Perhaps you were not looking closely. Get another balloon. Perform the experiment again. Move the pin slowly towards the balloon's surface. Make it pop. Did you see? Did you see the pin make the balloon pop? You blinked? Don't blink. Try it again. Get another balloon. Move the pin slowly towards the balloon's surface. Don't blink this time. Perform this experiment over and over until you see the pin make the balloon pop. Or think you have seen it.
Now that you have seen the pin make the balloon pop, or think you have seen it, how would you answer someone who claimed that all you really saw was (1) the pin come into spatial contact with the balloon, followed by (2) the balloon's popping. How would you answer someone who said: "You never saw (did not see) the pin actually make the ballon pop."
Now this seems like an odd sort of thing to say and surely, one thinks, at first that it must be false. The swing of a golf club makes the golf ball sail down the fairway (or if you're new to the game or a bit of a clutz) into the rough). The cue ball moves the eight ball when it hits the eight ball into the corner pocket at the end of the game. What could be more obvious! Yet by paying close attention to what we actually experience in an instance of so-called causation, we never actually experience the cause producing the effect.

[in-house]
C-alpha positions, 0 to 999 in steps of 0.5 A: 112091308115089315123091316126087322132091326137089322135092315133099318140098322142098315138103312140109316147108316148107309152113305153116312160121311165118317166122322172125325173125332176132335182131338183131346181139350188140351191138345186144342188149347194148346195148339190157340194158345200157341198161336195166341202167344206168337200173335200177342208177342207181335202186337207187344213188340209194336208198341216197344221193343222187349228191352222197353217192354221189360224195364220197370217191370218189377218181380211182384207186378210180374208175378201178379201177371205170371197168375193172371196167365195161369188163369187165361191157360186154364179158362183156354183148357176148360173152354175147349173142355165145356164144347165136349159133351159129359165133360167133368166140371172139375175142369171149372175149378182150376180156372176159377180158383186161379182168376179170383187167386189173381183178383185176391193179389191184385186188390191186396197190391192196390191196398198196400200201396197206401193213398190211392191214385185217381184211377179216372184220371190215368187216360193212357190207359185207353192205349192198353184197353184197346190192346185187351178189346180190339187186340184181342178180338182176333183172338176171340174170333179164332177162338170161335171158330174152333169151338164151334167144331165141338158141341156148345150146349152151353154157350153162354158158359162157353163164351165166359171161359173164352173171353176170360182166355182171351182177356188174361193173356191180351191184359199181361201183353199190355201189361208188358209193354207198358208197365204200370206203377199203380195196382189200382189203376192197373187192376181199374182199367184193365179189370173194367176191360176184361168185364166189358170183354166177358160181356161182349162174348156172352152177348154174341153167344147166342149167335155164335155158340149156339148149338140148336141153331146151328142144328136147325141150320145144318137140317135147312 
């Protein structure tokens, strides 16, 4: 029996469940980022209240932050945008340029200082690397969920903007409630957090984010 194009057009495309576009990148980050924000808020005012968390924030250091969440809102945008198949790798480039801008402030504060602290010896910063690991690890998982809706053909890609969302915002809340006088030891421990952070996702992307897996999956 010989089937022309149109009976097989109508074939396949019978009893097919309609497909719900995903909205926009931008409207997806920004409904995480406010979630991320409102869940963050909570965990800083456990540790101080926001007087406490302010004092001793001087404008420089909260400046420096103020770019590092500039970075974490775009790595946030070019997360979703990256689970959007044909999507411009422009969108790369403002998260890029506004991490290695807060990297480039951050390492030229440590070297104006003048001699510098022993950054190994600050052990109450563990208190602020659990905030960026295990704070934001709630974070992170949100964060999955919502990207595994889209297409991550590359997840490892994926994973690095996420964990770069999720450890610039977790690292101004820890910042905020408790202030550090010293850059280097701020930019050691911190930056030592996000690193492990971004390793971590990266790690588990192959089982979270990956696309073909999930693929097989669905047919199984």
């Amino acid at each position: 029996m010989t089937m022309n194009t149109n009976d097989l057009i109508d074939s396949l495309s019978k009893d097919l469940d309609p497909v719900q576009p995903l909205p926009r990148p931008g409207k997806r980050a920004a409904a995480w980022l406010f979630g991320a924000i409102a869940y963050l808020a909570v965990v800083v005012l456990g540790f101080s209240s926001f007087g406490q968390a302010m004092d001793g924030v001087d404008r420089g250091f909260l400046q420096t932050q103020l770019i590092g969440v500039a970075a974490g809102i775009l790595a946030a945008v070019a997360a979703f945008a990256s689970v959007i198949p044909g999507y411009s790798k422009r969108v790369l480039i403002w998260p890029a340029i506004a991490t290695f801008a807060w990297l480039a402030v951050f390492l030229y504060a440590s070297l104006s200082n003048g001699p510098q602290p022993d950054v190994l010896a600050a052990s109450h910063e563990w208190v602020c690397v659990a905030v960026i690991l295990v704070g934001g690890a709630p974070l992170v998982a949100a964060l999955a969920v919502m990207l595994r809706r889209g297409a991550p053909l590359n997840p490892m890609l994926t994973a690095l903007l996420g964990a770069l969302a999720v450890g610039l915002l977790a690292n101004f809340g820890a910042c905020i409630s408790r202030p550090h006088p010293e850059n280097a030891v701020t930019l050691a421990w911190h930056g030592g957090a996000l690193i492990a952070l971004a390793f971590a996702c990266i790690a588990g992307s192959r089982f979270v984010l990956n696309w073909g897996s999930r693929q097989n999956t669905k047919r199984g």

You don't really see the cue ball move the eight ball. You don't really see the golf club drive the golf ball. You don't really see the pin make the balloon pop.
What you see and all that you see is a sequence of events. First you see the pin in motion in your hand, then you see it touch the surface of the balloon, and then you see the balloon pop. And hence you can never be certain that balloons will always pop when they come into contact with pins addressed to their surfaces with sufficient "umpf."
You can never be certain that the future will resemble the past. That balloons will pop. That golf balls will sail into the distance when hit or that pool balls will roll when a cue ball is driven into them by the thrust of a cue stick. Or put another way: All we ever see are two events in regular spatio-temporal conjunction with one another and from this we infer that there is a binding relation between the two events, but we cannot see that they are bound together